Chemical Come-on Created by AgBio Scientists Successfully Lures Love-sick Lady Lampreys to Traps

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Weiming Li (view larger image)

A synthetic version of the pheromone that male sea lampreys use to attract spawning females developed by an MAES scientist successfully lured females to traps and foiled the mating process of the destructive invasive species.

Pheromones, chemical scents used to attract a mate, are well-documented in the insect world. Weiming Li, MAES fisheries and wildlife scientist, has focused much of his career on the well-developed sense of smell of the sea lamprey. In 2002, after four years of painstaking research, Li and his team published results detailing their isolation and identification of the chemical that male lampreys use to lure females.

Li and doctoral student Nicholas Johnson, who did the research as part of his dissertation, and the rest of the team used the same exacting techniques to develop a synthetic version of the pheromone and test one of its components as a lamprey control. Tiny concentrations of the synthetic pheromone component, called 3kPZS, were as effective as the pheromone released by males in attracting females over hundreds of meters and wasn’t affected by habitat conditions.

“The pheromone is expensive to synthesize,” Li said, “but only a very small amount is needed for it to work successfully. It’s very potent. Only a few hundred grams, less than a pound, would be used each year.”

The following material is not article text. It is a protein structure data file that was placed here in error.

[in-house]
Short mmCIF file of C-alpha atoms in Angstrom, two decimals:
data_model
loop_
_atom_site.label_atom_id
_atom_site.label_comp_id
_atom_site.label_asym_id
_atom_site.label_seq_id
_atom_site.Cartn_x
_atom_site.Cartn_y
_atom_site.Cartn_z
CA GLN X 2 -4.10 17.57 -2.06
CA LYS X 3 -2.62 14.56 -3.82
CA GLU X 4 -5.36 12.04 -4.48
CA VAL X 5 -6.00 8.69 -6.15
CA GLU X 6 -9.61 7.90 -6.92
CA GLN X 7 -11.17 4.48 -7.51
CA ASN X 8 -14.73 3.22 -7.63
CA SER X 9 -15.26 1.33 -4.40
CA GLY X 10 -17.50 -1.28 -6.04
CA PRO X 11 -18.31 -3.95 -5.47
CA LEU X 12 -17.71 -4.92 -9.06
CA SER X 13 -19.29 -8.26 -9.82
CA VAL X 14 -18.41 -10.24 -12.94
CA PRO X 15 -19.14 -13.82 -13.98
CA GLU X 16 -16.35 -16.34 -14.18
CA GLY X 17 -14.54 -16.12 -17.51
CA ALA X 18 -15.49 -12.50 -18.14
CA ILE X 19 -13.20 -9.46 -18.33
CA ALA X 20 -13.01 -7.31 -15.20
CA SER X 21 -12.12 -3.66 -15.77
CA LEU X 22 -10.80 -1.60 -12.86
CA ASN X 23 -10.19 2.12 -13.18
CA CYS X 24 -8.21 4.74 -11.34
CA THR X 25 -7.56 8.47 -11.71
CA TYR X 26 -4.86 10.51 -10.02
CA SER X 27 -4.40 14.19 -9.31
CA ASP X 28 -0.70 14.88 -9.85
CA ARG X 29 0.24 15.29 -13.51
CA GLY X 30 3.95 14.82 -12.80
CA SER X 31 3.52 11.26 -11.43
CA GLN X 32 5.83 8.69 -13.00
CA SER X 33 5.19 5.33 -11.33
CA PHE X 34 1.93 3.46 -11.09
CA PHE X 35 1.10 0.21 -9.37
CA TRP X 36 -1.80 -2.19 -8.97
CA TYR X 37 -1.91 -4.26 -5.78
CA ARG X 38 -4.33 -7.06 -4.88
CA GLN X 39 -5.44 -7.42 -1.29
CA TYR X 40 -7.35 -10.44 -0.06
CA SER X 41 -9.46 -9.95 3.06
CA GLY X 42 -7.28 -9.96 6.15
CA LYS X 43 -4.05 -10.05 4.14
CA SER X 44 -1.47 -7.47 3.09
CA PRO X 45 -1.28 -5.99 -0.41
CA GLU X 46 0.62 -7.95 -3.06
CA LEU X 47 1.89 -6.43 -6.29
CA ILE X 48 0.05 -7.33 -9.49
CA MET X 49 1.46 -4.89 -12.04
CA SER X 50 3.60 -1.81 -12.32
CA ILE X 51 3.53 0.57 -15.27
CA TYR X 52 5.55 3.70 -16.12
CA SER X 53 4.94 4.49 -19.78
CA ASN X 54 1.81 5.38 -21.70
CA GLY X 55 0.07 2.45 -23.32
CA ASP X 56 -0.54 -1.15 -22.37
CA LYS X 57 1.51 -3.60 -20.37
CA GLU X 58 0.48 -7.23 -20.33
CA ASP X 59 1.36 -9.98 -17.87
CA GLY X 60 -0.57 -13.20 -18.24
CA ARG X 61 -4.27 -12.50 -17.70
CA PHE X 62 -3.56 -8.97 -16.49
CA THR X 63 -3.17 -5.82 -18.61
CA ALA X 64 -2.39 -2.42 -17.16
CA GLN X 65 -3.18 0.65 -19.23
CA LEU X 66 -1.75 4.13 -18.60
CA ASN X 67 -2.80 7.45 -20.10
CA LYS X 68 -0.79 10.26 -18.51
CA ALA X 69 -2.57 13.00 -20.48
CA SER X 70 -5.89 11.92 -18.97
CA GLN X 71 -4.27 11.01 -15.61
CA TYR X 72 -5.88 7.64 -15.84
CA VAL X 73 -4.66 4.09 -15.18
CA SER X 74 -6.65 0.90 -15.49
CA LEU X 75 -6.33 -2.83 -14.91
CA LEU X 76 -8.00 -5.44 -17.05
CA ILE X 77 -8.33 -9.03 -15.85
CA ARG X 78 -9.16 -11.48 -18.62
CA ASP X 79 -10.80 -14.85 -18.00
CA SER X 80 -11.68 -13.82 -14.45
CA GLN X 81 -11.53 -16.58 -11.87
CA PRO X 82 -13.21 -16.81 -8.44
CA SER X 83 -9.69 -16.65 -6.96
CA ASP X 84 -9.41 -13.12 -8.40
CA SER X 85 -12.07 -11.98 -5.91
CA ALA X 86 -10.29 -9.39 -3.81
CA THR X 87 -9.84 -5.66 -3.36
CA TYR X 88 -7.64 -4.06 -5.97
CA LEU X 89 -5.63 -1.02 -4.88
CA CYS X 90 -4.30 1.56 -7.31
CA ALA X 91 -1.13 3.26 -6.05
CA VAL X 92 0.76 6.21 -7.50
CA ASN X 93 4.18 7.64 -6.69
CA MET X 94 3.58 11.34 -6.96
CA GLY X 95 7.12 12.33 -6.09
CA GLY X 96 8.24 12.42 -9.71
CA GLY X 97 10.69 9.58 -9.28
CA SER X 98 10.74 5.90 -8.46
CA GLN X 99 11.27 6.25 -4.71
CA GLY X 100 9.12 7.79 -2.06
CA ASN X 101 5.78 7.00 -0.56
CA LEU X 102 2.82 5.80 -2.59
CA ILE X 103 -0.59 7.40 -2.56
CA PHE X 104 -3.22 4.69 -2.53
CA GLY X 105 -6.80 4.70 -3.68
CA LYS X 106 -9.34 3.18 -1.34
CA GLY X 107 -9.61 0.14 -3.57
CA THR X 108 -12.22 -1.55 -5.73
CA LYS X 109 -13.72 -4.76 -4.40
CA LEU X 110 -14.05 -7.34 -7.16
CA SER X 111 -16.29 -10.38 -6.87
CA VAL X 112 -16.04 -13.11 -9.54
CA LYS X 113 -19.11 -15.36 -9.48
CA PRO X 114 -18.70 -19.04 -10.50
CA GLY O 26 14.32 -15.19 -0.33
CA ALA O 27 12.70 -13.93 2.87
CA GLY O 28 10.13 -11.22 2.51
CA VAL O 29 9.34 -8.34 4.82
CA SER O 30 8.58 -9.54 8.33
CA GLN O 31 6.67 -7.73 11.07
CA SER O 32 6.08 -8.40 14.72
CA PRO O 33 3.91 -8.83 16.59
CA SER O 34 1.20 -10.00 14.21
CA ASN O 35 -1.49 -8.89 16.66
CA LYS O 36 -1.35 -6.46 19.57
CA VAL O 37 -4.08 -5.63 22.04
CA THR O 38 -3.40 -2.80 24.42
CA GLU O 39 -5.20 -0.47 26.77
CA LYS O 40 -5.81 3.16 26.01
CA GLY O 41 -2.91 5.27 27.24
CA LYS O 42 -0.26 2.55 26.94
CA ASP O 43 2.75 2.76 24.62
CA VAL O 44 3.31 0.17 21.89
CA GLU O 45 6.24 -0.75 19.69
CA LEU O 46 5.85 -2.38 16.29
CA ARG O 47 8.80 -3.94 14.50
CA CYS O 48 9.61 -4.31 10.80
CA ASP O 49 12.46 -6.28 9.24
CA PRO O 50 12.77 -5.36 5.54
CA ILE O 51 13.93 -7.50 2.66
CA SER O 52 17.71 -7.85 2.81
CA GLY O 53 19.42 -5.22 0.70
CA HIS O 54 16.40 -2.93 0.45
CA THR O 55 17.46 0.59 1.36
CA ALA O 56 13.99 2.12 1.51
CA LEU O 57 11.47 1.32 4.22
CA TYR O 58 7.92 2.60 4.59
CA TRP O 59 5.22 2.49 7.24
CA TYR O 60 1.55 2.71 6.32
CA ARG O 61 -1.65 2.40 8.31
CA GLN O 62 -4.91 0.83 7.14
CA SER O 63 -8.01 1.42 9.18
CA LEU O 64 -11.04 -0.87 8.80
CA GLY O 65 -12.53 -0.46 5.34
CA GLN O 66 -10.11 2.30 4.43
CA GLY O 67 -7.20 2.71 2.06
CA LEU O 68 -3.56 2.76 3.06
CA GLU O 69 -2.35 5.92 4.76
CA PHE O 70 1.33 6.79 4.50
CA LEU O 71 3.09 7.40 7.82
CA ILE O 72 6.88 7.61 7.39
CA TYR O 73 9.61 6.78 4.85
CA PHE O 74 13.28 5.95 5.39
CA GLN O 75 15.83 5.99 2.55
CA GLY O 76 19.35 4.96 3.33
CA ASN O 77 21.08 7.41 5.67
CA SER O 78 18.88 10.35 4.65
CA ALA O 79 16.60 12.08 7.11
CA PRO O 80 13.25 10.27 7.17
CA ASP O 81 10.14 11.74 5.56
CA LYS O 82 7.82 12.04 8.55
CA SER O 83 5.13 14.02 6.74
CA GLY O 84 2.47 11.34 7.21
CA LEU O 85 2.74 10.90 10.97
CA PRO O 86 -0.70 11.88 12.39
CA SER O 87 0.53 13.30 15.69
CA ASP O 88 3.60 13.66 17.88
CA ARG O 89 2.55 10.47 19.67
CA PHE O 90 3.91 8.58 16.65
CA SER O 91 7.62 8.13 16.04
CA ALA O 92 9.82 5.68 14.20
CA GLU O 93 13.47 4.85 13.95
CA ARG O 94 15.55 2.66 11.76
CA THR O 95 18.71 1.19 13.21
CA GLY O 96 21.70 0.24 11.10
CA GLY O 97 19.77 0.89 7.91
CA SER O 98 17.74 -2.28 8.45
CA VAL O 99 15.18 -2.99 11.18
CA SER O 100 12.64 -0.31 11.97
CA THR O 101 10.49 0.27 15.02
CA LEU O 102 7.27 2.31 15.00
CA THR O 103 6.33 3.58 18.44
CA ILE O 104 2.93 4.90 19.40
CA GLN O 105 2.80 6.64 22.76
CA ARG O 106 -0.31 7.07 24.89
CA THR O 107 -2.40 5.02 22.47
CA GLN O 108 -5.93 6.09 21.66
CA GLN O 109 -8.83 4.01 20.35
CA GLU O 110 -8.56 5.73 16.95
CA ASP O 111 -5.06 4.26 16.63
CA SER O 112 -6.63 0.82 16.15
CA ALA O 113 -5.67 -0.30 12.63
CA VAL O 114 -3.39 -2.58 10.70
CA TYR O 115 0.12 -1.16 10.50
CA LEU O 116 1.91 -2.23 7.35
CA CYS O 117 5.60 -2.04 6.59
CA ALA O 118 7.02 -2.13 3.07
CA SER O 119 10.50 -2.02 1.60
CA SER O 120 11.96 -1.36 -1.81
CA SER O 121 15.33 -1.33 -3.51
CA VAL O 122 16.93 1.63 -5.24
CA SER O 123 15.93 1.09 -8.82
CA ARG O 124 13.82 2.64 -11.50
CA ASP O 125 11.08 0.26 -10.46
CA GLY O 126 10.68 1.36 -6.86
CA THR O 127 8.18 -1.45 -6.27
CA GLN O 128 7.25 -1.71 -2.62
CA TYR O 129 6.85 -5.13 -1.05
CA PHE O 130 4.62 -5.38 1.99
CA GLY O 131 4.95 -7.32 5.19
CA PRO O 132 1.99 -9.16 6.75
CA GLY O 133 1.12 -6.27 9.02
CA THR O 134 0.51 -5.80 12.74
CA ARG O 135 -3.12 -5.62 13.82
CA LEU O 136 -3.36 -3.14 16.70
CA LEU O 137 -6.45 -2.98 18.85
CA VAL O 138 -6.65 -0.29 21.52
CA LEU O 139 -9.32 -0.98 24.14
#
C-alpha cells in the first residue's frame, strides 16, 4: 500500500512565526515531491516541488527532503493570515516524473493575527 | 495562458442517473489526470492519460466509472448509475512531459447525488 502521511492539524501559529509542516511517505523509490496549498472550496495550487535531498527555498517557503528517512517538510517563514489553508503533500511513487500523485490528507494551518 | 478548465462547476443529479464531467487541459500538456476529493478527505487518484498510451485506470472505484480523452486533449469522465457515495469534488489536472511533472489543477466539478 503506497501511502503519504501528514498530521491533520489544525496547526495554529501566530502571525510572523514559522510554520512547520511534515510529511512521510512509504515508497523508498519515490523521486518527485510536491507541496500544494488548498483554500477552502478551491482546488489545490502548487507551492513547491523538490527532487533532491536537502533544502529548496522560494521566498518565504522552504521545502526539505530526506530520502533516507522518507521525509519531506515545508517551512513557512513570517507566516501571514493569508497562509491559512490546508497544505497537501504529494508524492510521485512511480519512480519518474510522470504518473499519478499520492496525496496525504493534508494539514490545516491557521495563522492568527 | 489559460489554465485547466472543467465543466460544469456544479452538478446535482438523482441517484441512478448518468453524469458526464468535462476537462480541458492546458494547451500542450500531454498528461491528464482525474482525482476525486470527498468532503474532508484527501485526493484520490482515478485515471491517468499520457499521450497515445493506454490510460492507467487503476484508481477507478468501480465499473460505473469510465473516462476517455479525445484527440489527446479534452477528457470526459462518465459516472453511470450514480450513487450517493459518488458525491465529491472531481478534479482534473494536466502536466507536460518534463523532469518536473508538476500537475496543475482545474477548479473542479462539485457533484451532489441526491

The research was published in the Jan. 19 issue of the Proceedings of the National Academy of Sciences.

By luring fertile females to traps baited with synthetic pheromone, fishery managers could prevent the females from mating and reduce lamprey populations. The synthetic pheromone also could be used to attract females for harvesting as a food fish. In France and Portugal, sea lamprey is considered an exquisite gastronomical delicacy.

“The Great Lakes Fisheries Commission would like to deploy one new integrated pest management control method by 2010 as a milestone for its sea lamprey management program,” Li explained. “The commission considers regulating spawning and migrating behavior with pheromones the most promising control method for implementation. So we’re excited about the possibilities.”

Currently, lampreys are controlled mainly by adding TFN, a compound that kills them in the larval stage, to freshwater streams where lampreys spawn. But there are environmental concerns about adding the chemical to streams, as well as the possibility that lampreys could develop resistance to TFN.

Sea lampreys, which resemble 18-inch-long eels, can live in both salt and fresh water and likely found their way into the Great Lakes via shipping channels. Because they’re an exotic invasive species, they have no natural predators in the Great Lakes. Lampreys are parasites—they stay alive by attaching themselves to other fish, such as salmon, trout and whitefish, and then sucking out the fish’s body fluids. The lamprey’s sucking disk and sharp teeth scar the host fish, and the experience kills many hosts.

In its parasitic stage, a sea lamprey can kill 40 or more pounds of fish. Lampreys are so destructive that, under some conditions, only one of seven fish attacked by a sea lamprey will survive. Lampreys caused the extinction of three species of whitefish in the Great Lakes. The U.S. and Canadian governments spend about $10 million to $15 million per year on lamprey control.

“It made sense for us to focus on the sea lamprey,” Li said. “It’s a poster animal for invasive species—very destructive, very expensive to control effectively.”

Besides Li and Johnson, other paper authors are Sang-Seon Yun, assistant professor; Henry T. Thompson, graduate student; and Cory Brant, graduate student, all in the MSU Department of Fisheries and Wildlife.

The research was supported by grants from the Great Lakes Fishery Commission and the National Science Foundation.

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